O’Hara sworn in police chief; community charts way forward

Community organizations chart plans with new chief who has already held community sessions.


Image by Tony Saunders

The changes come after a settlement between the Minnesota Department of Human Rights (MDHR), MPD and the city of Minneapolis was reached on March 31.

by Alex Steil

Brian O’Hara was sworn in as the next Minneapolis Chief of Police on Nov. 7, replacing Interim Chief Amelia Huffman after being approved unanimously by the City Council. While some community activists are planning their next steps with the police chief, others are still pushing for fundamental change.

Between Minneapolis Mayor Jacob Frey’s Sept. 7 announcement and O’Hara’s confirmation, the then-nominee held a series of public engagement sessions in late October, which the city organized. The city held a meet and greet as well as a public hearing on O’Hara’s nomination, giving residents a chance to meet the nominee and voice their opinions.

Michelle Gross, president of Communities United Against Police Brutality (CUAPB), said she was able to meet O’Hara briefly at one of the community events and had received positive recommendations from members within CUAPB.

“I was a little bit put off at the open house when he talked about the cost of a consent decree in the millions,” Gross said.

O’Hara worked on consent decrees during his time as deputy police chief in New Jersey. The Minneapolis Police Department is currently under two consent decrees for evidence of practicing unlawful policing by the Minnesota Department of Human Rights and the United States Department of Justice. Consent decrees are binding legal agreements issued by judges and enforced by the courts.

“Particularly what we’re paying a lot of attention to is making sure that the community’s voice is part of consent decrees,” Gross said. “What we do not want to see happen is some secretive crap that happens back behind closed doors. It’s really important that we have local people here that understand the lay of the land. For [CUAPB], our dream team for monitors is civil rights attorneys and activists.”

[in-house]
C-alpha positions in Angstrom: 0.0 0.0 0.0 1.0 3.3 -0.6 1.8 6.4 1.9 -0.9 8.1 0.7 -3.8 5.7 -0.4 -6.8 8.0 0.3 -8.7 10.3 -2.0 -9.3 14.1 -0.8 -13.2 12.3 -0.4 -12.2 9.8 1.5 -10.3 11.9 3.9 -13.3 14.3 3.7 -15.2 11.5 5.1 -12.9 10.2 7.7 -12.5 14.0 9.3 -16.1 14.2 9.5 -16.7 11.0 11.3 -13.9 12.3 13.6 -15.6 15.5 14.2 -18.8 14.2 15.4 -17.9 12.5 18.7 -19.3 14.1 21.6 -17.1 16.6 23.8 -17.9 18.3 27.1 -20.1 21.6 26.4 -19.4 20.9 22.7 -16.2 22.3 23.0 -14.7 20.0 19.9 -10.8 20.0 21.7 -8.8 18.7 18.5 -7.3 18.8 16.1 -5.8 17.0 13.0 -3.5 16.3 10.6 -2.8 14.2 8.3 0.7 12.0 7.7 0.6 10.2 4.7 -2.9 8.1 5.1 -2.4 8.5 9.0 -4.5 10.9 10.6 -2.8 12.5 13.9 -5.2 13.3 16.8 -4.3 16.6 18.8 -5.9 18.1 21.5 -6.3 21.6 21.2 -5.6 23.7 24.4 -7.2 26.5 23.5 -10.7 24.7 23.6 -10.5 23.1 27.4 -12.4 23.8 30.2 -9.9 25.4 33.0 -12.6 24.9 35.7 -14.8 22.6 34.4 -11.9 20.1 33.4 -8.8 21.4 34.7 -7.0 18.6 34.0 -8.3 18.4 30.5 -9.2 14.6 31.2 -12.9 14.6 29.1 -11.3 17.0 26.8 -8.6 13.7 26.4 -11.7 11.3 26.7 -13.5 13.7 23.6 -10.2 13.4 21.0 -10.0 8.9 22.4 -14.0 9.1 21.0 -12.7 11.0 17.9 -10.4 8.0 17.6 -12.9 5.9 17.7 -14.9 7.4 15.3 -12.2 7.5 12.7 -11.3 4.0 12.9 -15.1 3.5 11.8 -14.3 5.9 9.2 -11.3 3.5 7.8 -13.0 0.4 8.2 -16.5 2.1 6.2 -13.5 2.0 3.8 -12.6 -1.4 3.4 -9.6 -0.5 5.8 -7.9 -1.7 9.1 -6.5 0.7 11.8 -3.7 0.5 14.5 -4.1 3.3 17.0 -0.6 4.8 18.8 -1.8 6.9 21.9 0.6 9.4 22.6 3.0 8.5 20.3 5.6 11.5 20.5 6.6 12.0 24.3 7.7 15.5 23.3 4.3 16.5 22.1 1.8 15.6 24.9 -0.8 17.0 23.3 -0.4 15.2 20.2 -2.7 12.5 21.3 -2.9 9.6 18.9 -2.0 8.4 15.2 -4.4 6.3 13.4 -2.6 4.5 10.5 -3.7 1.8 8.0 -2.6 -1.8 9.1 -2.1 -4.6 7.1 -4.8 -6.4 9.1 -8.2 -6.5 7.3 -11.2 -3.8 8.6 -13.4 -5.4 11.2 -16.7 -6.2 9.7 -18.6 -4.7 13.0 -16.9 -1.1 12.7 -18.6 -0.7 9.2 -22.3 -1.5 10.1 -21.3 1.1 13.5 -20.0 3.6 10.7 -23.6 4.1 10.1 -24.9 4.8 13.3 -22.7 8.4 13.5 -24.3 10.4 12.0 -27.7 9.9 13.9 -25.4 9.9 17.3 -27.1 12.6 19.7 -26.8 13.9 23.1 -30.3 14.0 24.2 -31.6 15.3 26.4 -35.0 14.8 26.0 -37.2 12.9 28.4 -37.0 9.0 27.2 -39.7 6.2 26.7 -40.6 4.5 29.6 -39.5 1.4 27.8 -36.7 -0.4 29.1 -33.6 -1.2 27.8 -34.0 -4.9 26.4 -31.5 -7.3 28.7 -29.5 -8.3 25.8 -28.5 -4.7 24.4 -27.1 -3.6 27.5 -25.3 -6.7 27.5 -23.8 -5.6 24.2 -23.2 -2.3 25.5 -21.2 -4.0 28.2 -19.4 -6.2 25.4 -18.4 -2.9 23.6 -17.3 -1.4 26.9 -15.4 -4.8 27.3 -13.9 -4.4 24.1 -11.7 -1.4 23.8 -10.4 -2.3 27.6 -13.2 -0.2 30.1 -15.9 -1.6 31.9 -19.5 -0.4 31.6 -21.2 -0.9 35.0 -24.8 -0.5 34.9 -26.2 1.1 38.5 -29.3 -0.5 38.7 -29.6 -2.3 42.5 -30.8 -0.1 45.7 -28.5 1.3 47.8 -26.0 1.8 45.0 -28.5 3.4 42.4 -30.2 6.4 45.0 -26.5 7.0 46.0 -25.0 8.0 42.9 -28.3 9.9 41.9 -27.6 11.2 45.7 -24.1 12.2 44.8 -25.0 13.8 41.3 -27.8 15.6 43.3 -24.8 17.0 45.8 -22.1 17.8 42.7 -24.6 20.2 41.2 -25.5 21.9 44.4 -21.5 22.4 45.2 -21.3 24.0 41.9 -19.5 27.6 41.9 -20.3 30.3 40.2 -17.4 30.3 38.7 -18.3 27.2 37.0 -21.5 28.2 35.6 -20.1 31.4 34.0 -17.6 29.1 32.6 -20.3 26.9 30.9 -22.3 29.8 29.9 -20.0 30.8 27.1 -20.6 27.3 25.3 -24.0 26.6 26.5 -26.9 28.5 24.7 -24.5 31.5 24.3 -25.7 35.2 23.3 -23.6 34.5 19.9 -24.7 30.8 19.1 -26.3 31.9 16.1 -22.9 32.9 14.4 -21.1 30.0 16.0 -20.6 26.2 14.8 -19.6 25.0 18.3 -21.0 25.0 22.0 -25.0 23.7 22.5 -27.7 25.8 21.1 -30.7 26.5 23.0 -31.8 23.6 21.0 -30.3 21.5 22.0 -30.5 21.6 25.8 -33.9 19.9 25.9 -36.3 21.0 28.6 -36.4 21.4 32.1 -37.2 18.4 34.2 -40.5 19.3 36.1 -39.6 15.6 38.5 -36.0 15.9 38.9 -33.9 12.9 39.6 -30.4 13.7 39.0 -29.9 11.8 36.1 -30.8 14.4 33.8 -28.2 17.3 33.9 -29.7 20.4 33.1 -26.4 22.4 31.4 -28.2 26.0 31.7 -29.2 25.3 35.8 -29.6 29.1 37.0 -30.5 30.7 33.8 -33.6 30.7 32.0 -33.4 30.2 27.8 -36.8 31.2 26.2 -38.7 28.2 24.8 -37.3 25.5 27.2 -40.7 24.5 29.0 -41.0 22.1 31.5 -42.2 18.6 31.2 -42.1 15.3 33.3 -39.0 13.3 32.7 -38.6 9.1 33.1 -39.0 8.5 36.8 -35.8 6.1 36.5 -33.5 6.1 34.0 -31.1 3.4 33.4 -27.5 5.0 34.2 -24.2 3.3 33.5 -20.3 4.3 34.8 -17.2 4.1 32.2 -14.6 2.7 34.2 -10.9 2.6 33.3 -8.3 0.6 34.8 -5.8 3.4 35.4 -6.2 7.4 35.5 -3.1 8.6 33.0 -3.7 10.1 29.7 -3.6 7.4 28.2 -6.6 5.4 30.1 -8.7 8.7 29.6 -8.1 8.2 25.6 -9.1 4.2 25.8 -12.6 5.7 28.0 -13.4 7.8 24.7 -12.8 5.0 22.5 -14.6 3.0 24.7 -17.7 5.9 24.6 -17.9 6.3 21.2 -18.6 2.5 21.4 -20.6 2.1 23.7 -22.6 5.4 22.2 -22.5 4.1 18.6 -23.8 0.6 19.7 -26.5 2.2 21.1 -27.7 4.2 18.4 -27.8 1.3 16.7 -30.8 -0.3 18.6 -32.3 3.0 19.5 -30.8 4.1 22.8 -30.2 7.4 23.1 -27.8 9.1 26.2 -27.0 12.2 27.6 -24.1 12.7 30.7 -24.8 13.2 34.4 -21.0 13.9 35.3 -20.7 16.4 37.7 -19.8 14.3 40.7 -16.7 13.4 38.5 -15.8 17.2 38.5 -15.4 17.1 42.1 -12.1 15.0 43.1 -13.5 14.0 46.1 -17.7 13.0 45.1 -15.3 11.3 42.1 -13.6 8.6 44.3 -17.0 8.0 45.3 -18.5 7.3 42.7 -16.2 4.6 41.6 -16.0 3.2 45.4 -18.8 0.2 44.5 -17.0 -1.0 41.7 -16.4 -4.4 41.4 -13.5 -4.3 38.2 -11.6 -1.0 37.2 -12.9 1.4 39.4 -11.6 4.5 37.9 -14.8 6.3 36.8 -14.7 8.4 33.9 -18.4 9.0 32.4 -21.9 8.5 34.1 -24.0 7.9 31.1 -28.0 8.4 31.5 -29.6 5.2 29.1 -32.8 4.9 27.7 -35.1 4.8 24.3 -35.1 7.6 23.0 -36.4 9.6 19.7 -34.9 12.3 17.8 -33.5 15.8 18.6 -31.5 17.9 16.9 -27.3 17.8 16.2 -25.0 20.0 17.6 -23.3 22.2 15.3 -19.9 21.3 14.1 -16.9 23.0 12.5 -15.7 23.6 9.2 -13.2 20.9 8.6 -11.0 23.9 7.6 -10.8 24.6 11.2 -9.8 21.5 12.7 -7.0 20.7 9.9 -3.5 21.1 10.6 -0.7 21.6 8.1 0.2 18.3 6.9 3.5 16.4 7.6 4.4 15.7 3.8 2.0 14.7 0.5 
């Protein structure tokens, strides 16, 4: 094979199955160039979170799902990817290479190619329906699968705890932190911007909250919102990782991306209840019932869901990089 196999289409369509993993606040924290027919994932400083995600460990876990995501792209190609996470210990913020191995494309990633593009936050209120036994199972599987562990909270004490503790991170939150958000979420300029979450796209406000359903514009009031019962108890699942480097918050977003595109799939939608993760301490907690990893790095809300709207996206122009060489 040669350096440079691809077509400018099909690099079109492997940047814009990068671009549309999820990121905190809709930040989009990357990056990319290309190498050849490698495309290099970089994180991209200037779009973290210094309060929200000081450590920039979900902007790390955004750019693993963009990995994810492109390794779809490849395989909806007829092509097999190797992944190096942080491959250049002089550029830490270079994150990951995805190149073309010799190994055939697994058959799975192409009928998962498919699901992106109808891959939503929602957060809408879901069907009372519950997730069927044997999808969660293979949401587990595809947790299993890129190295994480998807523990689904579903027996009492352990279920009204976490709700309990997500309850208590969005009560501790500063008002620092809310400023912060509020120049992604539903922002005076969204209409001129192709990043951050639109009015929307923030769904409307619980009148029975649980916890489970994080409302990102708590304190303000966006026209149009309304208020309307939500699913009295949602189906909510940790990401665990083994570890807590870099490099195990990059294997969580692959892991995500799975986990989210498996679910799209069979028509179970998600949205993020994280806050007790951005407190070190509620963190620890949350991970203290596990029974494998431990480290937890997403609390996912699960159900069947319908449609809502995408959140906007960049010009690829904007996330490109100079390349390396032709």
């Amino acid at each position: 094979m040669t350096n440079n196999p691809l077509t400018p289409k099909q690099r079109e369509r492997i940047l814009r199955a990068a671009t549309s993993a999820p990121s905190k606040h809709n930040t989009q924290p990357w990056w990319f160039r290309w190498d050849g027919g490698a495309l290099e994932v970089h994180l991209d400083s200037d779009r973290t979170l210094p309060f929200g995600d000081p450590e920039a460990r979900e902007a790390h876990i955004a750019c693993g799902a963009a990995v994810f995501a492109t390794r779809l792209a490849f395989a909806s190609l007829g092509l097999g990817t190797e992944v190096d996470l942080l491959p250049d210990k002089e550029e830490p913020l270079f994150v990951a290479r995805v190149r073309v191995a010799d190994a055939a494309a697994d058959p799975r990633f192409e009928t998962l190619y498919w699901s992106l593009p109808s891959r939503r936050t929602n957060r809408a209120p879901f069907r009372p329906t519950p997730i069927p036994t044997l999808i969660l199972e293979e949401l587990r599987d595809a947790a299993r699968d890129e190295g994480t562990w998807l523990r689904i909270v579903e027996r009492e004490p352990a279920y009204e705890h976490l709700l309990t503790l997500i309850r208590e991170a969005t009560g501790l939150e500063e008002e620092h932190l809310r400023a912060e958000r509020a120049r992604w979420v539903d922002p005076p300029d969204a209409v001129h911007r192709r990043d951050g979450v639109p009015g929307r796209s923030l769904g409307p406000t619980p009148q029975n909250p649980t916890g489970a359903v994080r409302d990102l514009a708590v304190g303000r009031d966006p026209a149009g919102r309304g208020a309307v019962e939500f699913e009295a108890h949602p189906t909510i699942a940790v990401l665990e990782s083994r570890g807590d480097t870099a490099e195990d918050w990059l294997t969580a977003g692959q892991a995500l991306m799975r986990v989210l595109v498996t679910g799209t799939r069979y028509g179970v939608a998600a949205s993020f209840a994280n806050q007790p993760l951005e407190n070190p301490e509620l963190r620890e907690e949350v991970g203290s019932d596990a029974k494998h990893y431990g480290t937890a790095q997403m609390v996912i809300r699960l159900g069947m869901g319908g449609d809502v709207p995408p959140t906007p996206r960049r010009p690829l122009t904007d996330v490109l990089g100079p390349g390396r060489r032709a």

Community organizations involved in the organization and role of police in the city, such as CUAPB and Twin Cities Coalition Justice 4 Jamar (TCCJ4J), have started to plan their next steps to work with the community and MPD for police reform.

“When Arradondo was the chief, we didn’t always get along with him, but we always had an open door with him,” Gross said. “We met with him every other month, and I asked [O’Hara] for the same thing. And we will wait to see if he comes forward and does this.”

Other organizations, like TCCJ4J, are still pushing for more fundamental changes to MPD such as the Civilian Police Accountability Commission (CPAC).

“CPAC is putting power over policing back into the hands of the community,” TCCJ4J organizer Jae Yates said. “It’s the community that’s making these decisions about budgets, that it’s making the decisions about how police officers are disciplined — that we have a voice in that process.”

The CPAC is different from Question 2 on last year’s ballot in Minneapolis, which would have replaced MPD with a Department of Public Safety. If passed, a CPAC could incorporate residents into administrative aspects of the department, like budgetary and disciplinary decisions for officers.

TCCJ4J is working on getting signatures to get the question on the Minneapolis ballot for 2023, Yates said.

In a statement by the Mayor’s office after being nominated, O’Hara said, “I believe very deeply that working with the community to bring about some meaningful changes are experiences that are directly applicable to the current challenges that are facing the residents of this community.”

Yates said moving forward, he and TCCJ4J will continue to educate their neighbors about the CPAC.

“We also are trying to continue our door-knocking efforts,” Yates said. “Those are definitely more difficult when it gets cold. But we’ve partnered with the People’s Canvas to do some signature collecting with some of their volunteers.”

As for CUAPB, Gross said in addition to their community forums about consent decrees, they will continue to work with those in power however they can “to keep people from dying in this town.”